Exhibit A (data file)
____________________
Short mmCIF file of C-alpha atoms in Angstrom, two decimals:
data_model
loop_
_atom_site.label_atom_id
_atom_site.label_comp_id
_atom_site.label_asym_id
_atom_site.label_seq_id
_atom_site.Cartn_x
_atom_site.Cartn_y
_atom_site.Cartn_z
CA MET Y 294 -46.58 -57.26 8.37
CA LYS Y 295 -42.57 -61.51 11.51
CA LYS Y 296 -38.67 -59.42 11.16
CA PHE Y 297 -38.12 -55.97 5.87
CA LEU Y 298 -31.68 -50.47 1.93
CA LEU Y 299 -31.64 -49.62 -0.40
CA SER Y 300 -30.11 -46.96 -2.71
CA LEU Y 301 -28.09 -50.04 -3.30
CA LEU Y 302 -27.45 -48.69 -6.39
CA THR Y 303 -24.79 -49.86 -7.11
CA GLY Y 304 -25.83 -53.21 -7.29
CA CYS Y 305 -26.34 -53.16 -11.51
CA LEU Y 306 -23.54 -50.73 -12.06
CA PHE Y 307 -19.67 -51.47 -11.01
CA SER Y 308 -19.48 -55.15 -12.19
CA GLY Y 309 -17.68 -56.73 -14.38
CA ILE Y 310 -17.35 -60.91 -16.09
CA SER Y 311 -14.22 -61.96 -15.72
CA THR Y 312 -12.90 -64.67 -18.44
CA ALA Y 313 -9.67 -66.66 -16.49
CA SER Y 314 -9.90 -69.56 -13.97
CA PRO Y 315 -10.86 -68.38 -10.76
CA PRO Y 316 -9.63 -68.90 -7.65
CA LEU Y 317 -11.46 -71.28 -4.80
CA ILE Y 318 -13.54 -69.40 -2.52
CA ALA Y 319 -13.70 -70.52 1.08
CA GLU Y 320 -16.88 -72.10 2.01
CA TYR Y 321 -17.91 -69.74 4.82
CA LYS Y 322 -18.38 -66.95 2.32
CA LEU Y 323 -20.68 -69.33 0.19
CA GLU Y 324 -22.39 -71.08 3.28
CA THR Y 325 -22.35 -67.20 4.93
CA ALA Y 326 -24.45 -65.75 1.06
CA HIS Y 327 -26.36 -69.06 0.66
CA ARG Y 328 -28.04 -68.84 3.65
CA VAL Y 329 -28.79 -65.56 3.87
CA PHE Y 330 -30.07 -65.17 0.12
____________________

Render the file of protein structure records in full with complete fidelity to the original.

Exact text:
Short mmCIF file of C-alpha atoms in Angstrom, two decimals:
data_model
loop_
_atom_site.label_atom_id
_atom_site.label_comp_id
_atom_site.label_asym_id
_atom_site.label_seq_id
_atom_site.Cartn_x
_atom_site.Cartn_y
_atom_site.Cartn_z
CA MET Y 294 -46.58 -57.26 8.37
CA LYS Y 295 -42.57 -61.51 11.51
CA LYS Y 296 -38.67 -59.42 11.16
CA PHE Y 297 -38.12 -55.97 5.87
CA LEU Y 298 -31.68 -50.47 1.93
CA LEU Y 299 -31.64 -49.62 -0.40
CA SER Y 300 -30.11 -46.96 -2.71
CA LEU Y 301 -28.09 -50.04 -3.30
CA LEU Y 302 -27.45 -48.69 -6.39
CA THR Y 303 -24.79 -49.86 -7.11
CA GLY Y 304 -25.83 -53.21 -7.29
CA CYS Y 305 -26.34 -53.16 -11.51
CA LEU Y 306 -23.54 -50.73 -12.06
CA PHE Y 307 -19.67 -51.47 -11.01
CA SER Y 308 -19.48 -55.15 -12.19
CA GLY Y 309 -17.68 -56.73 -14.38
CA ILE Y 310 -17.35 -60.91 -16.09
CA SER Y 311 -14.22 -61.96 -15.72
CA THR Y 312 -12.90 -64.67 -18.44
CA ALA Y 313 -9.67 -66.66 -16.49
CA SER Y 314 -9.90 -69.56 -13.97
CA PRO Y 315 -10.86 -68.38 -10.76
CA PRO Y 316 -9.63 -68.90 -7.65
CA LEU Y 317 -11.46 -71.28 -4.80
CA ILE Y 318 -13.54 -69.40 -2.52
CA ALA Y 319 -13.70 -70.52 1.08
CA GLU Y 320 -16.88 -72.10 2.01
CA TYR Y 321 -17.91 -69.74 4.82
CA LYS Y 322 -18.38 -66.95 2.32
CA LEU Y 323 -20.68 -69.33 0.19
CA GLU Y 324 -22.39 -71.08 3.28
CA THR Y 325 -22.35 -67.20 4.93
CA ALA Y 326 -24.45 -65.75 1.06
CA HIS Y 327 -26.36 -69.06 0.66
CA ARG Y 328 -28.04 -68.84 3.65
CA VAL Y 329 -28.79 -65.56 3.87
CA PHE Y 330 -30.07 -65.17 0.12